Melanoma Rates Estimated By State

For their study, the researchers examined number of melanomas reported from 2011 to 2015 and estimated the contribution of UV exposure using the number of cases among white individuals in Connecticut from 1942 to 1954. This group was used as a baseline due to the lack of a population with no exposure to UV radiation.

“The low melanoma burden in Connecticut during this period likely reflected UV exposure accumulated in the 1930s or earlier, when exposure was likely minimized by clothing style and limited recreational exposure.”

Overall, 91% of the total melanoma cases (338,701 of 372,335) from 2011 to 2015 were associated with UV exposure, 94.3% of which occurred in non-Hispanic white individuals.

Rates of melanoma by state ranged from 15.1 per 100,000 in Alaska to 65.1 per 100,000 in Hawaii. Rates of UV-associated melanoma above 25 per 100,000 were common in East and West Coast states, including Delaware (37.1), Georgia (36.5), California (33.8), Maryland (32.6), North Carolina (29.5), Florida (29.2), Oregon (28.5), South Carolina (28.1), Washington (27.8), New Jersey (27.7), New Hampshire (26.5). Incidence rates were also above 25 per 100,000 in several landlocked states, including Utah (40.4), Vermont (31.4), Minnesota (27.9), Idaho (27.6), Kentucky (25.7), and Colorado (24.5).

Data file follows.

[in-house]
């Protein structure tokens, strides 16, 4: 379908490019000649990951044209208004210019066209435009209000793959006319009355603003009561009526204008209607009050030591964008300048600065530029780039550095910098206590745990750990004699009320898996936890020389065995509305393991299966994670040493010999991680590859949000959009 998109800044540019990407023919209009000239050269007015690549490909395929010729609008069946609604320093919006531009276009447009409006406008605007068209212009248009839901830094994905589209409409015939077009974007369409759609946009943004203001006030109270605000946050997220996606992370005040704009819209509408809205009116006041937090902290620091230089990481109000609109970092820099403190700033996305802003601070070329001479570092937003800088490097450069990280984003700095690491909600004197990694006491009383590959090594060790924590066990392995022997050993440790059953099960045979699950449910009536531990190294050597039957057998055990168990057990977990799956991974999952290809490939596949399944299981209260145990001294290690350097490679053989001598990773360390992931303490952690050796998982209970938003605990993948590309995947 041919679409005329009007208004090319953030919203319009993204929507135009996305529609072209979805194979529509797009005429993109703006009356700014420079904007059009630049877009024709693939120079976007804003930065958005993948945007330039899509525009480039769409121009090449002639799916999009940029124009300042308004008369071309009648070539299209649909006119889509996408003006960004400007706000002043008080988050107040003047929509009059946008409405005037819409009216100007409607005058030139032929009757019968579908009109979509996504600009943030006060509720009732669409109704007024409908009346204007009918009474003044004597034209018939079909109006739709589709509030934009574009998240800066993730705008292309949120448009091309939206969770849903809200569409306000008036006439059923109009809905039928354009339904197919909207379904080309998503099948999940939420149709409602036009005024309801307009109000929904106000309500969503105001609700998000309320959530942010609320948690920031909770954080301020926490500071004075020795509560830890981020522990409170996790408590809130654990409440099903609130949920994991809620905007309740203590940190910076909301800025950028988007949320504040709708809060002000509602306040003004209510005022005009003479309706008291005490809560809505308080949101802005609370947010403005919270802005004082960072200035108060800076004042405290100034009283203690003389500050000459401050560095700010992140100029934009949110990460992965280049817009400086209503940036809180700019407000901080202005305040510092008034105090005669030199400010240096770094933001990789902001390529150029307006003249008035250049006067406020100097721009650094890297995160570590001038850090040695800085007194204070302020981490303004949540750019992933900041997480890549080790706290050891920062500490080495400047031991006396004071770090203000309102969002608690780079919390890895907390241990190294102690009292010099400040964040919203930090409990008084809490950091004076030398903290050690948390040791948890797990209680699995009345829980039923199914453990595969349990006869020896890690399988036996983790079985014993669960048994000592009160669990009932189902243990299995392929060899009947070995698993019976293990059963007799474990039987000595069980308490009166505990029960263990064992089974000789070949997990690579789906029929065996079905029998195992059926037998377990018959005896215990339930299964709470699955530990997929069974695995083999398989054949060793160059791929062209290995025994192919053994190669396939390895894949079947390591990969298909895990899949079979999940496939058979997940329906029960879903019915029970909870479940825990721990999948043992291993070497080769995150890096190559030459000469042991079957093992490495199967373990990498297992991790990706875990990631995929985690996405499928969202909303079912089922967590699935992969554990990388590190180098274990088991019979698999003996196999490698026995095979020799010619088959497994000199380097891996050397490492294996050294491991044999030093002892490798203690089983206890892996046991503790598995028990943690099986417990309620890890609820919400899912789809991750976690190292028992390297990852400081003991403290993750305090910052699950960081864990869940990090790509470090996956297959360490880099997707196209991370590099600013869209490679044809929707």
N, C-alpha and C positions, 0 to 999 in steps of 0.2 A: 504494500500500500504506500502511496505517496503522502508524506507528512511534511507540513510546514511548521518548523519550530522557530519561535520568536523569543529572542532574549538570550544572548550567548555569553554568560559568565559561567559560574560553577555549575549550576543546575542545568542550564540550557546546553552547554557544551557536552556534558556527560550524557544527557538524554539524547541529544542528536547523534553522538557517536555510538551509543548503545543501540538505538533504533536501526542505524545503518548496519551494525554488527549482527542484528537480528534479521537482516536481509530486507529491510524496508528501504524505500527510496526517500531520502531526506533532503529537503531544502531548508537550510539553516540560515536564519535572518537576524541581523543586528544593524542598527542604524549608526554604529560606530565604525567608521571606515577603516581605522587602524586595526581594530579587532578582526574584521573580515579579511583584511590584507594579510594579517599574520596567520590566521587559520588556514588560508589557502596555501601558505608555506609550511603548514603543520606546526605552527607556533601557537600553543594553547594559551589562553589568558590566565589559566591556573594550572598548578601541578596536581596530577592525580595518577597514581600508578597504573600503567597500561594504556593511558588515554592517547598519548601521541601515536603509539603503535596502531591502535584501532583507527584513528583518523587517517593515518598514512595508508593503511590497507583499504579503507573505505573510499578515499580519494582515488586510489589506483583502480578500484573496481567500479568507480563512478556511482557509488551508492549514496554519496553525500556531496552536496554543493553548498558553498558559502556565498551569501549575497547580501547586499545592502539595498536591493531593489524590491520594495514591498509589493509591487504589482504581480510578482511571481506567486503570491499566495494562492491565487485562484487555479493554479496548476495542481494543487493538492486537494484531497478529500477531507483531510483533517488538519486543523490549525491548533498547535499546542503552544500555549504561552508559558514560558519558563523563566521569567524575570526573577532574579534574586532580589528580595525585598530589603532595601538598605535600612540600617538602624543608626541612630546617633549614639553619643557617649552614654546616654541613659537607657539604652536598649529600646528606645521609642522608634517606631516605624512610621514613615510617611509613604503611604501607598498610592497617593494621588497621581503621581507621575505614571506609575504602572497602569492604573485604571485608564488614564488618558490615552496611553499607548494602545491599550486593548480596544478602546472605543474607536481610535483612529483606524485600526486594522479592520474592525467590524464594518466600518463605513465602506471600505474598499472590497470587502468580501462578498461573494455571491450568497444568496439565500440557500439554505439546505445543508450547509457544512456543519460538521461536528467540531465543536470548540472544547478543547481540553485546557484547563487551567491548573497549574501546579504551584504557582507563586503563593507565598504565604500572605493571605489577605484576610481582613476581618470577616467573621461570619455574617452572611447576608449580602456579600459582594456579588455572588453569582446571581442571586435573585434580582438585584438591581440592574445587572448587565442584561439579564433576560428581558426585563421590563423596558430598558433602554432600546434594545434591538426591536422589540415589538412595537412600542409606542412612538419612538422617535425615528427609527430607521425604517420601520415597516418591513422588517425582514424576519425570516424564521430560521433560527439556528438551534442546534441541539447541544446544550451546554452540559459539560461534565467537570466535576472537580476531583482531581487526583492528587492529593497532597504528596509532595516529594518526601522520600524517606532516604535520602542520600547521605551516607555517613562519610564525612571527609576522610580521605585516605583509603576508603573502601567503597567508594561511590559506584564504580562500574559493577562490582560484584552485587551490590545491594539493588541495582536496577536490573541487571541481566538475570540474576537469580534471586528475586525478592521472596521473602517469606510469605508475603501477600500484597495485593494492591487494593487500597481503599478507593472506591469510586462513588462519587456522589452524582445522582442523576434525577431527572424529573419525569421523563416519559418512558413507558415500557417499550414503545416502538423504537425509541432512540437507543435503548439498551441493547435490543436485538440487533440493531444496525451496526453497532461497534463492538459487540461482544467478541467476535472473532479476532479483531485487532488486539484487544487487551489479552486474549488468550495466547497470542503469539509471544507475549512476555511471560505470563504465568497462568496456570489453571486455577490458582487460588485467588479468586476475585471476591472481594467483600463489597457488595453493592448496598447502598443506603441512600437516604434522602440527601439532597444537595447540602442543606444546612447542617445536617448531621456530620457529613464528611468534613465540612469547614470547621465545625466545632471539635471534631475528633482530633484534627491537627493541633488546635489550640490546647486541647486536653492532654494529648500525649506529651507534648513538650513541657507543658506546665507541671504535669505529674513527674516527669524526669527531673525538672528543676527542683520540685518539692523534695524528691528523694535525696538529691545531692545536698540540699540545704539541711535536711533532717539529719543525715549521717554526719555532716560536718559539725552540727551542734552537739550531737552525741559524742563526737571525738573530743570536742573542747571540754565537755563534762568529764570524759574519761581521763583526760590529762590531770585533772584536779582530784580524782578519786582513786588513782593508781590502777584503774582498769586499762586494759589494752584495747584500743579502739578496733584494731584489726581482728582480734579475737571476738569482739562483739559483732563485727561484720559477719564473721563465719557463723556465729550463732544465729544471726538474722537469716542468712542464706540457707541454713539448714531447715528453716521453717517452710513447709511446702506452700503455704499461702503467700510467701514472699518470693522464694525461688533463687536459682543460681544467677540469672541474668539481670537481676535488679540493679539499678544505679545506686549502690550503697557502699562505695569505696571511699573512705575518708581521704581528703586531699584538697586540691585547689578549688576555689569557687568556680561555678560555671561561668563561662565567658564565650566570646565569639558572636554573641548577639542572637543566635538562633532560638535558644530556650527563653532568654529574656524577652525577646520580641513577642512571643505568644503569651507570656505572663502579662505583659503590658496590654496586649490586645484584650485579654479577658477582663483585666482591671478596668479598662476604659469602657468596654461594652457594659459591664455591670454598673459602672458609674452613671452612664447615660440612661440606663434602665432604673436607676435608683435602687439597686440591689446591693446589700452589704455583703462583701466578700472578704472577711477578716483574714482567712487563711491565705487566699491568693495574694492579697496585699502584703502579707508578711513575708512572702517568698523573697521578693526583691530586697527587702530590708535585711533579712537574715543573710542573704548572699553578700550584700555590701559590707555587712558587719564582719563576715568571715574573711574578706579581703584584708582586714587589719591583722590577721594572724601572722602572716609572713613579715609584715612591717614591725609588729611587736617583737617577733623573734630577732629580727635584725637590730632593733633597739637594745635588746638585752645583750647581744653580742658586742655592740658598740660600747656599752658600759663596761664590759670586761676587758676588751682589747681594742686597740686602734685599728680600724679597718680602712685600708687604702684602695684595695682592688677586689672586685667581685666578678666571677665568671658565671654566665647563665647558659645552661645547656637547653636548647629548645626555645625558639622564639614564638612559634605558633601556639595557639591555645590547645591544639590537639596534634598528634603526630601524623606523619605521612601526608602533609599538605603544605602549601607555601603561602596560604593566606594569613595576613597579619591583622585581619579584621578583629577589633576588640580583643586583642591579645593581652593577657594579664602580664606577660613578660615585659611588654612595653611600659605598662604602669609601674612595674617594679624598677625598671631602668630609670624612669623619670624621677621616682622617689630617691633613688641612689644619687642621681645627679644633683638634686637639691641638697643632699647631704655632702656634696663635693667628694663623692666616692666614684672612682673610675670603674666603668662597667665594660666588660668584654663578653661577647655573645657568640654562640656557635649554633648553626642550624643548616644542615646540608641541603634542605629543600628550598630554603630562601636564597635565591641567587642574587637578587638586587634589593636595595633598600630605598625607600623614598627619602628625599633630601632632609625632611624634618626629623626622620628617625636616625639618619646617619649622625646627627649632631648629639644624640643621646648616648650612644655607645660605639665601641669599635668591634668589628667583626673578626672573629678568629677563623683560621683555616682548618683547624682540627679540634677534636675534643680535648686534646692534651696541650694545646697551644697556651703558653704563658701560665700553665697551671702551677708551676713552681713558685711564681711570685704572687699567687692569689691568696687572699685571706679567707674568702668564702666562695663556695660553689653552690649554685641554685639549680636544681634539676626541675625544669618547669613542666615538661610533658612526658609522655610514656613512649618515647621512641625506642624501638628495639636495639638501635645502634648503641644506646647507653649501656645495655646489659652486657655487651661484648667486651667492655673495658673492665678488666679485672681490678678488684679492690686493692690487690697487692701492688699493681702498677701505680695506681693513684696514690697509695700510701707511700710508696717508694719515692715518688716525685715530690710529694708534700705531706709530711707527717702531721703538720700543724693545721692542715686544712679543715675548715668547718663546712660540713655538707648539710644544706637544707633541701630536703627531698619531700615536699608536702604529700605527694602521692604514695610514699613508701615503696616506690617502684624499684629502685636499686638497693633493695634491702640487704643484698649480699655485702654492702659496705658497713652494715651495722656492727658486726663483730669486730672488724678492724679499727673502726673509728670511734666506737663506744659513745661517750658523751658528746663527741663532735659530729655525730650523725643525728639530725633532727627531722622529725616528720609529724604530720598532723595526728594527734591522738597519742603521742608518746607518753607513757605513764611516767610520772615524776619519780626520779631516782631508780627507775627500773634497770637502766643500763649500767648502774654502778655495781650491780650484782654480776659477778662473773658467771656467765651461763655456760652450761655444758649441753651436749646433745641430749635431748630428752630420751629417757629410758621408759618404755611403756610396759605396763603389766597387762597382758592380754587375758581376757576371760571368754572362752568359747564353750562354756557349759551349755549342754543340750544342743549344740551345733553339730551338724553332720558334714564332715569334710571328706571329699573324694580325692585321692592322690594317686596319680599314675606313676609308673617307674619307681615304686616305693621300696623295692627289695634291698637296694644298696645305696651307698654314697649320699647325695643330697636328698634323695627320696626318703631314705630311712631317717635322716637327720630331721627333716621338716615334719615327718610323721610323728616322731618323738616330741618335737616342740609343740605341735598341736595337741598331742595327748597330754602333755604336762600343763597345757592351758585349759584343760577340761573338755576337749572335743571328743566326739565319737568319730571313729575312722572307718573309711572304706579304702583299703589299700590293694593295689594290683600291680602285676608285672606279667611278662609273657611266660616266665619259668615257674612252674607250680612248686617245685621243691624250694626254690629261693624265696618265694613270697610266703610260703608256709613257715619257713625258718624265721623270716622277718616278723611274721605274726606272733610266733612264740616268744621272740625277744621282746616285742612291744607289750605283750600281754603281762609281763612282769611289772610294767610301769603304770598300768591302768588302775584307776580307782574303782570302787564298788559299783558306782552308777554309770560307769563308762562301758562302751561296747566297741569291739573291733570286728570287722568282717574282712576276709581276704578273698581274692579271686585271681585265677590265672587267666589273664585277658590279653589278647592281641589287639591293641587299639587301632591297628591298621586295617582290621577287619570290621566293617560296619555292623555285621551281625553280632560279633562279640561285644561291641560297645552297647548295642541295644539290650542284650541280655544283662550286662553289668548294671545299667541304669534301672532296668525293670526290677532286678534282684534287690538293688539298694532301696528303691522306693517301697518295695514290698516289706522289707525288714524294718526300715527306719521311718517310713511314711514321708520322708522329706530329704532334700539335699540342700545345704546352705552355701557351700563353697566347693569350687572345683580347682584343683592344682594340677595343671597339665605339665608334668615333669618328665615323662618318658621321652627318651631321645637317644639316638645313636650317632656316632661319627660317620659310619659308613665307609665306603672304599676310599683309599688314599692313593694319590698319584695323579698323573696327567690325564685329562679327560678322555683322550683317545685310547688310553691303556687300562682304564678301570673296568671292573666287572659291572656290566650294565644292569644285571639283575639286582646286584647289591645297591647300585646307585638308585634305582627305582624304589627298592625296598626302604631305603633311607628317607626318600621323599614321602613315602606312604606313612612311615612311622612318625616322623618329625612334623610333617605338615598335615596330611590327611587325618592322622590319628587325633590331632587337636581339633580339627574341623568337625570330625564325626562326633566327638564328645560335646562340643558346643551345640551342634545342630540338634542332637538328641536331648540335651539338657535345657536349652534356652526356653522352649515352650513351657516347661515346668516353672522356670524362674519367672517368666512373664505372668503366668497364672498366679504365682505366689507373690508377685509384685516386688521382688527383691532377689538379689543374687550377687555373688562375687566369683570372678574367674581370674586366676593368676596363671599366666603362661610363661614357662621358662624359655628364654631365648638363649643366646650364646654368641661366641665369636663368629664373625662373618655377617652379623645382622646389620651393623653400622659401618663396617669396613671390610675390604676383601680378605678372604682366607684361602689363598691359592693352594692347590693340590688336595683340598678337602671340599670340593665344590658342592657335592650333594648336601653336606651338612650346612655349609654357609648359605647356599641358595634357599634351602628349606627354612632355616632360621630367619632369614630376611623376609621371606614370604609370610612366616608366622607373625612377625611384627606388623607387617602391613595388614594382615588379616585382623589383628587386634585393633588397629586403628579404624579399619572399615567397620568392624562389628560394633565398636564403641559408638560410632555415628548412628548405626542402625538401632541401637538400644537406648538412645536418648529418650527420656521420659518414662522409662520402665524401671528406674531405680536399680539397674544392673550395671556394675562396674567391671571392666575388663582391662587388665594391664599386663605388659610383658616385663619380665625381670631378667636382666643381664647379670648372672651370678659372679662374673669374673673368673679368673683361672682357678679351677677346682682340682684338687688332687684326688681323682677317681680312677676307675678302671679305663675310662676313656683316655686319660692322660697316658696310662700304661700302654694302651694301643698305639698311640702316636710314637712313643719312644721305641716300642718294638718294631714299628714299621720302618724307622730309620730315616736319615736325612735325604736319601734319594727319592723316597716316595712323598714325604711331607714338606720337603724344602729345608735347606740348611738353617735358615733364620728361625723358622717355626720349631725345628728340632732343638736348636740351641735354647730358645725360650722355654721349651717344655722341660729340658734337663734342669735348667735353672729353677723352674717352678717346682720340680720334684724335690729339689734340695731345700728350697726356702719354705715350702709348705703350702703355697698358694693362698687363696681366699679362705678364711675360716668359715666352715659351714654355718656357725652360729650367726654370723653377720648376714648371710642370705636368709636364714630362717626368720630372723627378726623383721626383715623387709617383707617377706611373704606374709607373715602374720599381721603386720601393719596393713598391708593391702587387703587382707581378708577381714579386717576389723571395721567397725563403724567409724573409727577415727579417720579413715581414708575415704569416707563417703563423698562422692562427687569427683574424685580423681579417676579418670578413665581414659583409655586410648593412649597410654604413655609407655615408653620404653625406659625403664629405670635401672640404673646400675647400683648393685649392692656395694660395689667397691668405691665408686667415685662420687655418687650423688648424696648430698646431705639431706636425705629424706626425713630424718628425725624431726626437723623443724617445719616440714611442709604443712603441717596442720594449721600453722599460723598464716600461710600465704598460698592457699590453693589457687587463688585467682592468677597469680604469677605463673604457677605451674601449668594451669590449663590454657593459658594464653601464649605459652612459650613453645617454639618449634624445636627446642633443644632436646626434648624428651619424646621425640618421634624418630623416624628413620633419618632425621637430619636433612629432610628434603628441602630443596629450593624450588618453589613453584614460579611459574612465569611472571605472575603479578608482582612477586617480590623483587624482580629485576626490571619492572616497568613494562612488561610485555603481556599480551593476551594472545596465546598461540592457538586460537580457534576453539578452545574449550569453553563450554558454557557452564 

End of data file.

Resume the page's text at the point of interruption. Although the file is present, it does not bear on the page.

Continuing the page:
The researchers attributed high rates of UV-attributed melanoma in states with low UV index to higher prevalence of outdoor activities.

“Considerable proportions and incidence rates of melanoma attributable to UV radiation in all states underscores the need for broad implementation or enforcement of preventive measures across states, with priority for states with higher burden,” the authors concluded.

—Michael Potts

Islami F, Sauer AG, Miller KD, et al. Cutaneous melanomas attributable to ultraviolet radiation exposure by state [published online February 17, 2020]. Int J of Cancer. doi 10.1002/ijc.32921.